Speaker 1: So what we see here, over-rotation through the shoulders, and that leads to a very deep catch, or that arm going very deep in the water, and it’s very hard to get much power. We don’t have that much strength when we’re down that deep, but the other thing that that causes, and this is sort of also throwing out the timing, is from here see what the hand does at the back.

Speaker 1: Actually, I’m going to bring it up to a slightly different stroke, but you can actually see it here. Now when the right-hand finishes off coming past the hip, you can see that, for the most part, the hand is coming upwards towards the hip. So instead of having that hand pressed back behind her exciting past the hip, right now it’s coming up towards the surface of the water up towards the hip. Notice how the hand is getting drawn forwards in the water instead of exiting past the hip. Then we’re out of the water, and the hand can just fairly come over. So it’s getting a little bit stuck, which is also causing some of that timing to get thrown off as well.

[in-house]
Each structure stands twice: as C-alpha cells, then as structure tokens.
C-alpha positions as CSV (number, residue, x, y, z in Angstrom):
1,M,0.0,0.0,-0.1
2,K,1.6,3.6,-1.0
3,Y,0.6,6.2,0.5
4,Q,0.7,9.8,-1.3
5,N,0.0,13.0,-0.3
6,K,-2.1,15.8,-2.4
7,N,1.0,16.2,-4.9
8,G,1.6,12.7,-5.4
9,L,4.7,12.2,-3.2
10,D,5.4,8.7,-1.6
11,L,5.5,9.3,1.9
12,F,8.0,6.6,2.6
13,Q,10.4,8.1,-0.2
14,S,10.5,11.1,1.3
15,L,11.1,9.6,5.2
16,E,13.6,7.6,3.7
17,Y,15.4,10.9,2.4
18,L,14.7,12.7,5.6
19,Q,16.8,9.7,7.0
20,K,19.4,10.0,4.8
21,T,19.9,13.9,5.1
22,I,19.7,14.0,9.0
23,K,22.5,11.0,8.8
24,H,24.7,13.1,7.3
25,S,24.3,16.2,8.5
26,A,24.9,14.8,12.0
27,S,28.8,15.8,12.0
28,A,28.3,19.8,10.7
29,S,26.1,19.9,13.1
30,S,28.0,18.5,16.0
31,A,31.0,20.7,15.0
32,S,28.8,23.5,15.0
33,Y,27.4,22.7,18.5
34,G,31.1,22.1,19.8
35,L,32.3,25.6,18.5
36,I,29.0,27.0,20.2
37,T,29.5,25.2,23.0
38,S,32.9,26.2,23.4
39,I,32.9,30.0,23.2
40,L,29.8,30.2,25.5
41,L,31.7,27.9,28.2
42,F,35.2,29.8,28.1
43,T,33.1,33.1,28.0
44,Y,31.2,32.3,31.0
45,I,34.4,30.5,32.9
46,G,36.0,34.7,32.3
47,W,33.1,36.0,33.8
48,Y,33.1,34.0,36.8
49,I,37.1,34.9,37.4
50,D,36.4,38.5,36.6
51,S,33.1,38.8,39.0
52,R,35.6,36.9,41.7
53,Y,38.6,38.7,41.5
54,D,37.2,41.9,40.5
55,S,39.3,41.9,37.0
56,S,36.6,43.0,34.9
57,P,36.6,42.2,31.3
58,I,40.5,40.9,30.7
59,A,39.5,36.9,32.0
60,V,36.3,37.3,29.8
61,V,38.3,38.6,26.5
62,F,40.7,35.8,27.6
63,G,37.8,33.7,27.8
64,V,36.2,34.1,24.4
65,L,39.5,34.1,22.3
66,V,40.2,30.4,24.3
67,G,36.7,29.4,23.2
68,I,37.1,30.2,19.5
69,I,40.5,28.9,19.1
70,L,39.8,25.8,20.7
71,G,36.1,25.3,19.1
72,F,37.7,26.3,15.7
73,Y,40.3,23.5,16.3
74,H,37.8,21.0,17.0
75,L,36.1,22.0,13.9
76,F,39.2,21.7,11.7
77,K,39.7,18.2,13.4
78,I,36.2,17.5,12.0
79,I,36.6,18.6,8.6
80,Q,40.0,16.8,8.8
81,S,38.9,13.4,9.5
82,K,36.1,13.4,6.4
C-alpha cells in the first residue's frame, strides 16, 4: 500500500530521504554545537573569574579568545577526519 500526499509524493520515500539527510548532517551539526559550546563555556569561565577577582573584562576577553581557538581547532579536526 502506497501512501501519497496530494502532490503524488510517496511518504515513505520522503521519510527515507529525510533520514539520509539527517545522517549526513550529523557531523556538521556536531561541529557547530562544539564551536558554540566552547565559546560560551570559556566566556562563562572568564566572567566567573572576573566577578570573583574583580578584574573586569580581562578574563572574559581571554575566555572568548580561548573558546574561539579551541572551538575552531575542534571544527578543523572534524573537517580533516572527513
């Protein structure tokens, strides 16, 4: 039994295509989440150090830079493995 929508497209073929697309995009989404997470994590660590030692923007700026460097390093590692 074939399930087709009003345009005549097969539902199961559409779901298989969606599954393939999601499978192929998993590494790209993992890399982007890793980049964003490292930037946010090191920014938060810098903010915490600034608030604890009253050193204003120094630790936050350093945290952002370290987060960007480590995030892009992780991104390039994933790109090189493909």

Speaker 1: See how the hand is coming here, getting drawn through the water, all right? So we just want to get it pressing back past the hip to be able to get it over a lot easier. You actually see it on this stroke, so that’s a better one. It presses back past the hip. Now the hand is clear. It’s free of the water, and it can come over a lot easier. So that’s what we want to work towards.